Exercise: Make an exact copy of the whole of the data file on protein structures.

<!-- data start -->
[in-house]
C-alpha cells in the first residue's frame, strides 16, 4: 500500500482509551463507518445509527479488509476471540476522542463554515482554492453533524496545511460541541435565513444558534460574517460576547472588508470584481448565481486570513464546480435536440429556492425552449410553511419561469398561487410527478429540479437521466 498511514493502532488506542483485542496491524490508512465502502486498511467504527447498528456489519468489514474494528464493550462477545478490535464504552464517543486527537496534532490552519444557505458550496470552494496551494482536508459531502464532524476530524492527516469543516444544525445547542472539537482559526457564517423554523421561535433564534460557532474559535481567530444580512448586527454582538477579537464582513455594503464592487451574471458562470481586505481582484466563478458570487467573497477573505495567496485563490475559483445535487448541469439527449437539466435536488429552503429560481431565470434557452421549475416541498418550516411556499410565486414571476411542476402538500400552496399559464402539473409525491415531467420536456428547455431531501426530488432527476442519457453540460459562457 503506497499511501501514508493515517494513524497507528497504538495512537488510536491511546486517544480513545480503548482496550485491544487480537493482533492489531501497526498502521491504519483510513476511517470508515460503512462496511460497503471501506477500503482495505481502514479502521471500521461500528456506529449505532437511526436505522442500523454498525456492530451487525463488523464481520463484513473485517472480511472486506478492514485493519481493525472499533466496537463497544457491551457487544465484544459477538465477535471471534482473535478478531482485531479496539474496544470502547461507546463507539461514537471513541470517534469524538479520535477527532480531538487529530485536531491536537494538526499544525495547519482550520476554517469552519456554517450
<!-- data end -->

[in-house]
C-alpha cells in the first residue's frame, strides 16, 4: 500500500482509551463507518445509527479488509476471540476522542463554515482554492453533524496545511460541541435565513444558534460574517460576547472588508470584481448565481486570513464546480435536440429556492425552449410553511419561469398561487410527478429540479437521466 498511514493502532488506542483485542496491524490508512465502502486498511467504527447498528456489519468489514474494528464493550462477545478490535464504552464517543486527537496534532490552519444557505458550496470552494496551494482536508459531502464532524476530524492527516469543516444544525445547542472539537482559526457564517423554523421561535433564534460557532474559535481567530444580512448586527454582538477579537464582513455594503464592487451574471458562470481586505481582484466563478458570487467573497477573505495567496485563490475559483445535487448541469439527449437539466435536488429552503429560481431565470434557452421549475416541498418550516411556499410565486414571476411542476402538500400552496399559464402539473409525491415531467420536456428547455431531501426530488432527476442519457453540460459562457 503506497499511501501514508493515517494513524497507528497504538495512537488510536491511546486517544480513545480503548482496550485491544487480537493482533492489531501497526498502521491504519483510513476511517470508515460503512462496511460497503471501506477500503482495505481502514479502521471500521461500528456506529449505532437511526436505522442500523454498525456492530451487525463488523464481520463484513473485517472480511472486506478492514485493519481493525472499533466496537463497544457491551457487544465484544459477538465477535471471534482473535478478531482485531479496539474496544470502547461507546463507539461514537471513541470517534469524538479520535477527532480531538487529530485536531491536537494538526499544525495547519482550520476554517469552519456554517450